There are occasions when you really don’t want to be proved right.
And today was one of them, after news broke that at least one senior manager and possibly a top-drawer PR company have resigned from the Donington Park team, raising new questions about its ability to host the British Grand Prix in 2010.
It’s fair to say that we’ve been pretty sceptical of the idea that the circuit could possibly be in a state to stage a F1 event in less than two years’ time.
But we’re dying to be proved wrong – the very last thing we want is to see Britain lose its Grand Prix, for however many years Bernie Ecclestone chooses to take it off the calendar.
Certainly he’d made it quite clear that it is Donington or bust, most recently in this BBC interview published on August 31 when he was revealed as suffering from no second thoughts whatsoever.
When Sporting Life contacted him today regarding the latest events, he confirmed that the failure of Donington to honour its contract will mean the race is simply moved to another country.
Mr Ecclestone told that publication: “We’ve a contract with them, which I hope they honour. I’m not even considering there won’t be a race there.”
Asked about potential contingency plans, he added: “We’ve plenty of things to plug the holes.”
Things like India and Russia, for instance.
End of the line?
This has made us very worried. Two months have gone by since the announcement of the venue change with nothing in the way of concrete reassurance that our race is in safe hands.
It was made so much worse by the fact that, on July 7, Donington’s CEO Simon Gillett said on national television he was hoping to enlist “fan power” to make the scheme a success, and would shortly explain how – followed by a long silence.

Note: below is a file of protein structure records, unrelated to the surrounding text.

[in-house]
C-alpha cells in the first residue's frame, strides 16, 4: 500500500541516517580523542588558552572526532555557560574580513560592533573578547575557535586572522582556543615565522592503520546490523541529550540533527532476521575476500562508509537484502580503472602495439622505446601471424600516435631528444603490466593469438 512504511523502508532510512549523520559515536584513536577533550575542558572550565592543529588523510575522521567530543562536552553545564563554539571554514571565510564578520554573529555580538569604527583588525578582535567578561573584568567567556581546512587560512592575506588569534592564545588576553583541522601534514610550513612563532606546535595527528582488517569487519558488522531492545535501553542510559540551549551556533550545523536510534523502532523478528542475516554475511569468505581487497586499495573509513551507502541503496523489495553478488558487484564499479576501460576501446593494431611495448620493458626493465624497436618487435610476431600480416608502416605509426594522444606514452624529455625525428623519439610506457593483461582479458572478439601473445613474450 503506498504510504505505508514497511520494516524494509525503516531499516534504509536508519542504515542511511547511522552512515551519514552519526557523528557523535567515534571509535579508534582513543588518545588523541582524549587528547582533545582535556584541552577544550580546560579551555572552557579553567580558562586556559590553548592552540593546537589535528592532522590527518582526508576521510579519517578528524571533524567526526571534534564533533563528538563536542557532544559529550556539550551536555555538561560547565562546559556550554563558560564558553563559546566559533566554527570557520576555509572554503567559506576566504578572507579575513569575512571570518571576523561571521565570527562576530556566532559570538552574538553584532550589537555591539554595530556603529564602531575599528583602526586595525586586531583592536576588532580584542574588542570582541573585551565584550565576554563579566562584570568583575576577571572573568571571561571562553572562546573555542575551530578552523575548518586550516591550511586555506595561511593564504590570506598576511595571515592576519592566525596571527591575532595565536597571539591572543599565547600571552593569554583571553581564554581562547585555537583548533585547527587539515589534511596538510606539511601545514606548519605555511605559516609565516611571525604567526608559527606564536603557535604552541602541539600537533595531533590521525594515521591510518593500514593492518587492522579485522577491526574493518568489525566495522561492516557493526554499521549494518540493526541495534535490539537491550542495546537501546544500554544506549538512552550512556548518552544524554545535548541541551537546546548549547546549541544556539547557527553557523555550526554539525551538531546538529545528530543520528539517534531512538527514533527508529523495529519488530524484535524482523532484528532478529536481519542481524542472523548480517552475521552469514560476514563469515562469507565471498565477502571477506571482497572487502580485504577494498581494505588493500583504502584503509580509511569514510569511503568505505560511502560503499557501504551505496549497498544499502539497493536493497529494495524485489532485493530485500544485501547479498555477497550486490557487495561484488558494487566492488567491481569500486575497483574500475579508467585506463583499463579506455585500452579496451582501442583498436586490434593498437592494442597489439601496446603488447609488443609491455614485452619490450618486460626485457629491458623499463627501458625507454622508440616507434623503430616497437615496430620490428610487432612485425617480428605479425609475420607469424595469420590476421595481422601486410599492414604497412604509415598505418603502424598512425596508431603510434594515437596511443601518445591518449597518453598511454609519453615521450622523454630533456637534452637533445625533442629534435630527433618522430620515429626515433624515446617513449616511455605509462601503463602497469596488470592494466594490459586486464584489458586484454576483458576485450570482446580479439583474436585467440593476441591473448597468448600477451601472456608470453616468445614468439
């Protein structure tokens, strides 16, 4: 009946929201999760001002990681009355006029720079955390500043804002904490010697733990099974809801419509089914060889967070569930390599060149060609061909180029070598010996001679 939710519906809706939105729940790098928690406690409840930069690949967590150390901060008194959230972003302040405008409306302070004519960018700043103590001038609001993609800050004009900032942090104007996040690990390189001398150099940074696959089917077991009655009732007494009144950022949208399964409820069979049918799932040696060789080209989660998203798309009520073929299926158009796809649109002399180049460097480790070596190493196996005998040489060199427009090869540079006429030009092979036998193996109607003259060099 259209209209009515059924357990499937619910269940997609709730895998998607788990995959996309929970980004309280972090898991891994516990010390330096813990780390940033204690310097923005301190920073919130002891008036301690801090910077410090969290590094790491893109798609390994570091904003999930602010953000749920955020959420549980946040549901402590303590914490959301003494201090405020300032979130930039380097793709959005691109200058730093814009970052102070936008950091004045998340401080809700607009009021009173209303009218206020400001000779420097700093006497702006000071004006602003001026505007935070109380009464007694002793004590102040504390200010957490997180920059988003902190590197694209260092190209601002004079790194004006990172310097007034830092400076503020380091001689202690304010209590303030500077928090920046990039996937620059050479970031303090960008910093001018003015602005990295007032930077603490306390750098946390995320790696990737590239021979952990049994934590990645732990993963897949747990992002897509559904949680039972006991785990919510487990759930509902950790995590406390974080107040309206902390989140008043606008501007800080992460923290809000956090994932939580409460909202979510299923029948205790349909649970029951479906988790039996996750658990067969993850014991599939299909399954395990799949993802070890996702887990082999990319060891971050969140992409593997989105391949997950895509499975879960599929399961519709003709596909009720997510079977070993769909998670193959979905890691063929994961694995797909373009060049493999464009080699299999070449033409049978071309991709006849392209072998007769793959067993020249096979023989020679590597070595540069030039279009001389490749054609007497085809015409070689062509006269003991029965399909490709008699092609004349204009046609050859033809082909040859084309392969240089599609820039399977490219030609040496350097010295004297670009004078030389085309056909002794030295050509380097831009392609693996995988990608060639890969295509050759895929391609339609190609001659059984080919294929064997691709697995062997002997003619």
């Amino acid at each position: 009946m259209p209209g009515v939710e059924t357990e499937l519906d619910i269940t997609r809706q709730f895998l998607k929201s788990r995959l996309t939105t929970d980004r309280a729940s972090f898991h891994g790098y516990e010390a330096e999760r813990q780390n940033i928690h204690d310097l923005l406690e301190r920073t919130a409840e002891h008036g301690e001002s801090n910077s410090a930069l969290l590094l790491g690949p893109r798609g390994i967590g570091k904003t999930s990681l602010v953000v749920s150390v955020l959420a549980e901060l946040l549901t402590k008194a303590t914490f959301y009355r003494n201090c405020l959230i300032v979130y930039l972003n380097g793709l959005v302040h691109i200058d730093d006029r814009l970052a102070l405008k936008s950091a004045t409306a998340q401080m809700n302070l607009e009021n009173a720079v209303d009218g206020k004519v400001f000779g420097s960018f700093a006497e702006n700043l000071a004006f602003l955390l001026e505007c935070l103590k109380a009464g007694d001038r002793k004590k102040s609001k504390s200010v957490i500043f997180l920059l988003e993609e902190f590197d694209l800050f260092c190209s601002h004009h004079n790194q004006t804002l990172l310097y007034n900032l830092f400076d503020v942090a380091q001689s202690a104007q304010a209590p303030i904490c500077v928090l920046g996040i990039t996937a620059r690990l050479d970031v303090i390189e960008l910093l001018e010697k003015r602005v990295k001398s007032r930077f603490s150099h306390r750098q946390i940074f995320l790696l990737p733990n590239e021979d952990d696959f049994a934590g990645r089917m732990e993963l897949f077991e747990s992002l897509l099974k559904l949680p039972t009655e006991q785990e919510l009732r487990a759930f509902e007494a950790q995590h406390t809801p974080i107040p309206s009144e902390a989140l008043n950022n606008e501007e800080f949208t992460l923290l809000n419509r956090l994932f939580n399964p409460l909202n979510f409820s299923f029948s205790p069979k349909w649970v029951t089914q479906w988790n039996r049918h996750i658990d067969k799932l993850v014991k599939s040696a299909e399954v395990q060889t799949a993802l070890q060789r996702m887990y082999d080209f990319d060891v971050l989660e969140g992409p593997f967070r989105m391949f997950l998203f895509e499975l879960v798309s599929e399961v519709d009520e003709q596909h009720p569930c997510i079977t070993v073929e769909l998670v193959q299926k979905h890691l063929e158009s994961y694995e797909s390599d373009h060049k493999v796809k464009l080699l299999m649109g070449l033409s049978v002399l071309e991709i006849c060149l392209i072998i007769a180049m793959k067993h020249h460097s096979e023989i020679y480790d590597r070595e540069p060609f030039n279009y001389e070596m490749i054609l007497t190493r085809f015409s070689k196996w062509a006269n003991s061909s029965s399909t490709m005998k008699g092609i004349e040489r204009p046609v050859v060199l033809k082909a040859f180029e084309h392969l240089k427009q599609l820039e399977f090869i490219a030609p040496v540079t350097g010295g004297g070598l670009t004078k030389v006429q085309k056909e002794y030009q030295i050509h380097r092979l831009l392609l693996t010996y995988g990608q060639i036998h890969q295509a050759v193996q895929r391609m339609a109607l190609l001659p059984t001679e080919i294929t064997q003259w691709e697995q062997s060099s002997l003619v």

We’d love to be wrong about the likely failure of his plan, because we’re the ones who’ll suffer for it – us and all the other F1 fans exactly like us.
But it’s getting harder and harder to see how we will be. Especially after some news broke today that does nothing but confirm our scepticism – and that of many others.
Lee Gill resigns
According to Autosport Donington’s chief operating officer Lee Gill has resigned, ending his association with both the circuit and former partner Mr Gillett. No reason has been given publicly for his exit from the company.
Other F1 news sources are reporting the resignation of the chief finance officer and of its PR company, an organisation that is successfully involved with many elements of top-flight motorsport.
Well, last night Mr Gillett was due to speak at a meeting of Castle Donington Parish Council, to give a presentation on future development at the site and to answer questions previously raised by council members.
Click through above and follow the ‘agenda’ link to confirm this. Meeting minutes should also be available in due course.